Read the full article here:

Don’t Post About Me on Social Media, Children Say

A few additional links to articles referring to this interview are here:

Women’s Day:

Kveller: Kids Wish Their Parents Would Stop Posting About Them on Social Media

Express: How the tables have turned: Kids now telling parents to ditch their phones

A draft of my forthcoming article, Children’s Privacy in the Age of Social Media, is available here. It will be published in the Emory Law Journal in Spring, 2017.

Parent Partnerships: A Better Way to Co-Parent – First published in the Washington Post

The essay first appeared in The Washington Post on March 8, 2016

As evidenced by many families I know, there are plenty of circumstances where children flourish in single-parent households and in family arrangements that involve active and engaged parents who live apart. When I worked as a child welfare attorney, however, I saw first-hand that this was not always the case.

Merle Weiner, a law professor at the University of Oregon, worries about the potential long-term harm to children in families where the parents are not supportive of, or cooperative with, one another.  Weiner suggests that the best way to prevent this harm is to encourage people to develop strong co-parenting relationships from the start. She calls this relationship a “parent-partnership.”

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Star Wars vs NASA: The importance of the universe of a child’s imagination — First published in the Washington Post

This essay first appeared in The Washington Post.

Last month, my family embarked on a day trip to Kennedy Space Center. Since our house is currently experiencing somewhat of a Star Wars craze, our trip coincided with a week filled with Lightsaber battles, Starship Lego creations, and Crayola pictures depicting life from alternate universes. While my oldest child had no trouble differentiating the realities of our day trip to the Space Center from the imaginary world in the Star Wars movies, the task wasn’t easy for my younger children. After we watched the IMAX movie, Journey to Space, I did my best to explain the differences, but my efforts were lost on them. They stared at me with wide eyes glaring, shoulders back, and their jaws dropped low. I bought them Popsicles and decided not to push the issue.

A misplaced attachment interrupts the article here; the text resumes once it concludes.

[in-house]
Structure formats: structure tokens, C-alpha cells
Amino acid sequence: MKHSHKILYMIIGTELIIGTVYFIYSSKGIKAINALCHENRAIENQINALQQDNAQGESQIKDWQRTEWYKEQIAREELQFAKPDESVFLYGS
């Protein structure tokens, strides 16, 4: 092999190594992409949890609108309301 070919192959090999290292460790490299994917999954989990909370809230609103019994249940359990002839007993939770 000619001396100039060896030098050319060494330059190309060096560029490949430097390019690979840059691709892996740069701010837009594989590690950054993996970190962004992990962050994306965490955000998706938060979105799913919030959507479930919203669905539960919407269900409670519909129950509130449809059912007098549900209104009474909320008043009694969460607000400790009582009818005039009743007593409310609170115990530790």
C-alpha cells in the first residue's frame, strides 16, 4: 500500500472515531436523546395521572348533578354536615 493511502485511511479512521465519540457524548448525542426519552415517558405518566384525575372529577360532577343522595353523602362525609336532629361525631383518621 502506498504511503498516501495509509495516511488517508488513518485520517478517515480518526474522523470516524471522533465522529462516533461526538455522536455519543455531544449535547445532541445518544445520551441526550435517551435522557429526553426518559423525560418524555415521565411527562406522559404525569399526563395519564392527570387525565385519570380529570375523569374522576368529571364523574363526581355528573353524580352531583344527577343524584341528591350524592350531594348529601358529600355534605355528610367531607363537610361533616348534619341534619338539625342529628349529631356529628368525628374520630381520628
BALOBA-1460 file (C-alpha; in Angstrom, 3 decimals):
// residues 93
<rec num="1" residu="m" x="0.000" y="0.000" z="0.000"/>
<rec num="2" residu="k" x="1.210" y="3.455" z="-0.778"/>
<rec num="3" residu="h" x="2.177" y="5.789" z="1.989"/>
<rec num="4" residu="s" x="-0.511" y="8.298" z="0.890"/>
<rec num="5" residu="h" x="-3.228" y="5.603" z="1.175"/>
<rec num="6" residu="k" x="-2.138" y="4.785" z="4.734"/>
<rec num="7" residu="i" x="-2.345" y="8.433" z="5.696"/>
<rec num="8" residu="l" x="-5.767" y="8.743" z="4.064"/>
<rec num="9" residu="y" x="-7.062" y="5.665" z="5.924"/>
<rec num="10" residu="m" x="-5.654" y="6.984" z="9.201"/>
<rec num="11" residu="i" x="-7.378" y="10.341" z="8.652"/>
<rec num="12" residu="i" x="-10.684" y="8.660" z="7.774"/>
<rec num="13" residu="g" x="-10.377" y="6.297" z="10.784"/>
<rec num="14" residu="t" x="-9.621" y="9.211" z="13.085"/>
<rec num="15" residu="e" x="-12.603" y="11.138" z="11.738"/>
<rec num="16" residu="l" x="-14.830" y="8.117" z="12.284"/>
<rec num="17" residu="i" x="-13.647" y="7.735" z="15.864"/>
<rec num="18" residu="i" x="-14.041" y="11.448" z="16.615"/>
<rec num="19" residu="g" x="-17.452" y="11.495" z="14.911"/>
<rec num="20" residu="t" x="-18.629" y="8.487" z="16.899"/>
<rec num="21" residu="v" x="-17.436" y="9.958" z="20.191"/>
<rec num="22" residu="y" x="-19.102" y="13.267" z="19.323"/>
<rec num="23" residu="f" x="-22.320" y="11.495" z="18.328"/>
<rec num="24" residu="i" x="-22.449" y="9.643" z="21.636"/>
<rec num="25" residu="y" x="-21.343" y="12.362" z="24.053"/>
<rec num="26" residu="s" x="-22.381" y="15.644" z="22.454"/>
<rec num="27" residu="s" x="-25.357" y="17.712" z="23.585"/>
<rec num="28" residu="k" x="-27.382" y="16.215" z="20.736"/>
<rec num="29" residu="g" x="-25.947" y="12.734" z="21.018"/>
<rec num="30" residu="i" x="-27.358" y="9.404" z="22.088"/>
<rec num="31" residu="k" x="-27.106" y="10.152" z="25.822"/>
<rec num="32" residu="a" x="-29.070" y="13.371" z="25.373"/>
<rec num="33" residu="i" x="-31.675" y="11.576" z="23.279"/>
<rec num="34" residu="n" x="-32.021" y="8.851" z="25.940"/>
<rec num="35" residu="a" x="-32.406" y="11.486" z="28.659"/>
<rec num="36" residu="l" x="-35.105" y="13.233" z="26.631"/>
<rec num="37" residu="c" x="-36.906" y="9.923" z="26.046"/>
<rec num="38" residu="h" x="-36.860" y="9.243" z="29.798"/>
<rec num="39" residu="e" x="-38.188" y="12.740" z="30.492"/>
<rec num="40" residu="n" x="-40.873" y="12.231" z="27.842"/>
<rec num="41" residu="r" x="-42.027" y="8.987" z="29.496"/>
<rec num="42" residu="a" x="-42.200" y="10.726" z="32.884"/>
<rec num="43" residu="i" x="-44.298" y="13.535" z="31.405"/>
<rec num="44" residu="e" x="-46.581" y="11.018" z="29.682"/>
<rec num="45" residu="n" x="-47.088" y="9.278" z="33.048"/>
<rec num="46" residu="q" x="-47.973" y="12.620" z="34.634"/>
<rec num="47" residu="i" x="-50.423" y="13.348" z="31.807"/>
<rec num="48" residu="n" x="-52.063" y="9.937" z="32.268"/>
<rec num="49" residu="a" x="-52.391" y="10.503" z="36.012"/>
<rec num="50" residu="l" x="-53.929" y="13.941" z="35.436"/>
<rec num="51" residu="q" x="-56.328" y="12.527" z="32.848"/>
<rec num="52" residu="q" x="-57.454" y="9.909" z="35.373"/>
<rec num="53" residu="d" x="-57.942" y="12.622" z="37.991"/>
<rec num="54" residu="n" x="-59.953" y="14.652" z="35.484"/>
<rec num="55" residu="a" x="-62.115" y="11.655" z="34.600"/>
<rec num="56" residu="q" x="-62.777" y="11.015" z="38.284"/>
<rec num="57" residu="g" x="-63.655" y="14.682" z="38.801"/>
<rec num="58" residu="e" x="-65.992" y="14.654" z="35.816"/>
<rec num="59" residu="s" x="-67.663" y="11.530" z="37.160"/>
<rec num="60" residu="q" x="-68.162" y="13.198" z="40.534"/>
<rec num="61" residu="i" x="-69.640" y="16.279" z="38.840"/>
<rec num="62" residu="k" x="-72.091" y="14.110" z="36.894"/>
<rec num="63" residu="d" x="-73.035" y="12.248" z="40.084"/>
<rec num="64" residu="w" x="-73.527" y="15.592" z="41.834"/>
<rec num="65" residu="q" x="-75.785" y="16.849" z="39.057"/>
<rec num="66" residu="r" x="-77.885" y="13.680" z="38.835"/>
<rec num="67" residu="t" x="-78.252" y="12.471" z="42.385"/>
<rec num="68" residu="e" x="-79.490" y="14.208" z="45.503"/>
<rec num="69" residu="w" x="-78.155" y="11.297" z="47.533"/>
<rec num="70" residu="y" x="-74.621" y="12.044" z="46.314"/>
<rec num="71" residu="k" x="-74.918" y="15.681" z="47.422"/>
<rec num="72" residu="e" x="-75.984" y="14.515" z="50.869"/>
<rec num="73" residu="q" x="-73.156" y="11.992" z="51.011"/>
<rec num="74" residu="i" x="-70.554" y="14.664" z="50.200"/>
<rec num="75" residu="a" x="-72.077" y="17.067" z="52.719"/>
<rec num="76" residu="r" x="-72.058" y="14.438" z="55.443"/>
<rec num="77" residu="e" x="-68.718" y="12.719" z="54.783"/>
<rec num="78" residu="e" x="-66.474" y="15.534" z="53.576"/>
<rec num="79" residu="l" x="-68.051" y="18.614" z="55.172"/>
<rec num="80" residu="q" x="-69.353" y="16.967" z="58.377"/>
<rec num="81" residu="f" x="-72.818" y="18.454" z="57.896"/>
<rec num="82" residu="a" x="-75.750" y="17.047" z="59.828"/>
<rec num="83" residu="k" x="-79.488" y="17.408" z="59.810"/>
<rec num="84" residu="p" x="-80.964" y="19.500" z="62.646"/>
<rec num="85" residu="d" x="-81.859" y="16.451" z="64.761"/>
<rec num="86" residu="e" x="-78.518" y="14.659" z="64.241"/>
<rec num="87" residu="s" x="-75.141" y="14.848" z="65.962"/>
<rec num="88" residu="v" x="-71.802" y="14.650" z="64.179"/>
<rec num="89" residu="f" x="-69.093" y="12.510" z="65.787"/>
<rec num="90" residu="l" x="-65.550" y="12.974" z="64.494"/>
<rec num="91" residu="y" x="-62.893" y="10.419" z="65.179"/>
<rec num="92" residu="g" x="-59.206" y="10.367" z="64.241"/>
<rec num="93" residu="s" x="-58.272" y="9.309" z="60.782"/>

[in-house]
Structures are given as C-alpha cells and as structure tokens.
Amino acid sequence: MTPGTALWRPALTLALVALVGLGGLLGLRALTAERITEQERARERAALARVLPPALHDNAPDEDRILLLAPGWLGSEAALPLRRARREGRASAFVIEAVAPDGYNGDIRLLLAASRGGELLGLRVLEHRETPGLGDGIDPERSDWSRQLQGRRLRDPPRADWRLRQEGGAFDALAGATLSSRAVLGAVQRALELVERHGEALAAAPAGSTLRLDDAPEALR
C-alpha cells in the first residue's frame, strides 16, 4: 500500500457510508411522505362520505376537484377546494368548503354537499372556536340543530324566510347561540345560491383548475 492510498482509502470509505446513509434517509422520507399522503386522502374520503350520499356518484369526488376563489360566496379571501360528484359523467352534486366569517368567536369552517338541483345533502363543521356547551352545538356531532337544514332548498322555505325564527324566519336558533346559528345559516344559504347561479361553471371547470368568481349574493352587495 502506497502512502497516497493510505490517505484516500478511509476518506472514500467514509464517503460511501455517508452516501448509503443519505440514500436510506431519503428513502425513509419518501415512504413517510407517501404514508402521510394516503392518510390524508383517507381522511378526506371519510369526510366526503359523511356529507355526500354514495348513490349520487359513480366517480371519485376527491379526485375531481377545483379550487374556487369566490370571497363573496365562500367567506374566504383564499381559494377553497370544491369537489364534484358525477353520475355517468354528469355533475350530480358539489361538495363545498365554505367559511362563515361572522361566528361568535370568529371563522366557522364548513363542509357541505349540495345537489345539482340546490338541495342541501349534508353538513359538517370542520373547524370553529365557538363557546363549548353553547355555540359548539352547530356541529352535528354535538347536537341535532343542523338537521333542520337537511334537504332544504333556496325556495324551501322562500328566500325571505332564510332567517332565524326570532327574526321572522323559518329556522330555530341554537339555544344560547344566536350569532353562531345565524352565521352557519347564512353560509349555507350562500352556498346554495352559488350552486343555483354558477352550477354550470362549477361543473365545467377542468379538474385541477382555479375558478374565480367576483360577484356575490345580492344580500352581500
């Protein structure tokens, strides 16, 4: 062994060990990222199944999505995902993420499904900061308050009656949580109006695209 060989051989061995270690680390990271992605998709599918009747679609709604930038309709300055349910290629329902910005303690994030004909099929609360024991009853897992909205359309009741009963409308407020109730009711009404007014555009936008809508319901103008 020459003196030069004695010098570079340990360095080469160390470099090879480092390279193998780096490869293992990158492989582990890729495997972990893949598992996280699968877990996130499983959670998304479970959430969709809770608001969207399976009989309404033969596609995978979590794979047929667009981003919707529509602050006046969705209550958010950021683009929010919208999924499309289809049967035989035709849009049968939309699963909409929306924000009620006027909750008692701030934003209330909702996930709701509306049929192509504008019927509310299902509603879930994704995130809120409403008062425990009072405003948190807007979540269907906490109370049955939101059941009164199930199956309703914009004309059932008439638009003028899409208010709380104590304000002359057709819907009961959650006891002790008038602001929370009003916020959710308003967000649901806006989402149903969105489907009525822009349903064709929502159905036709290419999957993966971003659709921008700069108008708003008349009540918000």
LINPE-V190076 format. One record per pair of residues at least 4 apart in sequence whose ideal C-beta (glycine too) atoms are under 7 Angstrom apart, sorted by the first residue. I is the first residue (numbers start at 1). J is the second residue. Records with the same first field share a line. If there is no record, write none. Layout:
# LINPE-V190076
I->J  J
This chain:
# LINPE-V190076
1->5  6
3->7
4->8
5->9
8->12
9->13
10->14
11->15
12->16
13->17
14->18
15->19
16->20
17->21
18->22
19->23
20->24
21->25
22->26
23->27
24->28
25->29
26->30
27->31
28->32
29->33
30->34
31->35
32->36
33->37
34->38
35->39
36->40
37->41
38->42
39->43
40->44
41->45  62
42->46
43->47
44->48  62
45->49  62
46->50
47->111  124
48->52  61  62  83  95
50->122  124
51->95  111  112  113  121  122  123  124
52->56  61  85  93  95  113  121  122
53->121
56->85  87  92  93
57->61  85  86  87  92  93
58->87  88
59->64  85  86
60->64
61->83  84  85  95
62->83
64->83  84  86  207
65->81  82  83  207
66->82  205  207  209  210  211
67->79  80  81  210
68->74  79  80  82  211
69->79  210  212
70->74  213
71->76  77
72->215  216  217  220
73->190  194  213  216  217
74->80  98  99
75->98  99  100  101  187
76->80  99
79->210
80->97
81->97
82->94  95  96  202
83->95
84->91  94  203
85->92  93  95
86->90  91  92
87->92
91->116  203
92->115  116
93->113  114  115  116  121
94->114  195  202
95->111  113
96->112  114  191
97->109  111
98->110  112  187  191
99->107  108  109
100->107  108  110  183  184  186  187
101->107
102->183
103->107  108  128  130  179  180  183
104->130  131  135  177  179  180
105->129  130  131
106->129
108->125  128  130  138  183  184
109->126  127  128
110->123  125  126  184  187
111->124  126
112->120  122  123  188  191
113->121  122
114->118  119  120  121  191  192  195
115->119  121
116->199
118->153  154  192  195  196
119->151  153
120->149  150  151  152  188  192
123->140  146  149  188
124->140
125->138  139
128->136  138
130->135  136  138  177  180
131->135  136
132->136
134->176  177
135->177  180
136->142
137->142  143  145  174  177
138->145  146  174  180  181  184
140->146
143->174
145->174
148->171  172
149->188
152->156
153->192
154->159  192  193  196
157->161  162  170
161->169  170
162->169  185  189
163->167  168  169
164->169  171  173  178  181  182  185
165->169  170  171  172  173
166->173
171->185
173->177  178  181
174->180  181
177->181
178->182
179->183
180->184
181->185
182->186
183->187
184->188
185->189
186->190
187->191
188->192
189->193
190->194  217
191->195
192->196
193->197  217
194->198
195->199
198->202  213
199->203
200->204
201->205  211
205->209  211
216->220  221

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How to parent against rape culture (for one thing, start young) — First published in the Washington Post

co authored by Dr. Jennifer Sager, Ph.D.

This post was first published in The Washington Post.

In the news, we’ve recently been bombarded with outrageous examples of male dominance, sexual control and coercion, and the objectification of women in very public forums. For example, a fraternity was recently suspended in Virginia after hanging a sign off their front porch that read, “Hope your baby girl is ready for a good time.”

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School Discipline: Standing Up for All Children in the Public School System

Two kindergartners were sent to the principal’s office during their second week of school. One hit a little girl after she refused to share a toy. The other smacked a little boy after he cut to the front in the lunch line.

At the principal’s office, each child was asked what happened in their respective confrontations. Both admitted they used their hands, and both knew they were in the wrong. As would happen in many American schools, both boys were issued two-day suspensions.

One child, Bobby, had been removed from his parents’ care and lived with a foster family. The other child, Sam, lived with his parents, both college educated and involved at the school.

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Parenting in the Facebook Age: Should We Rethink How We Share? First published in the Washington Post

This essay was first published on the Washington Post.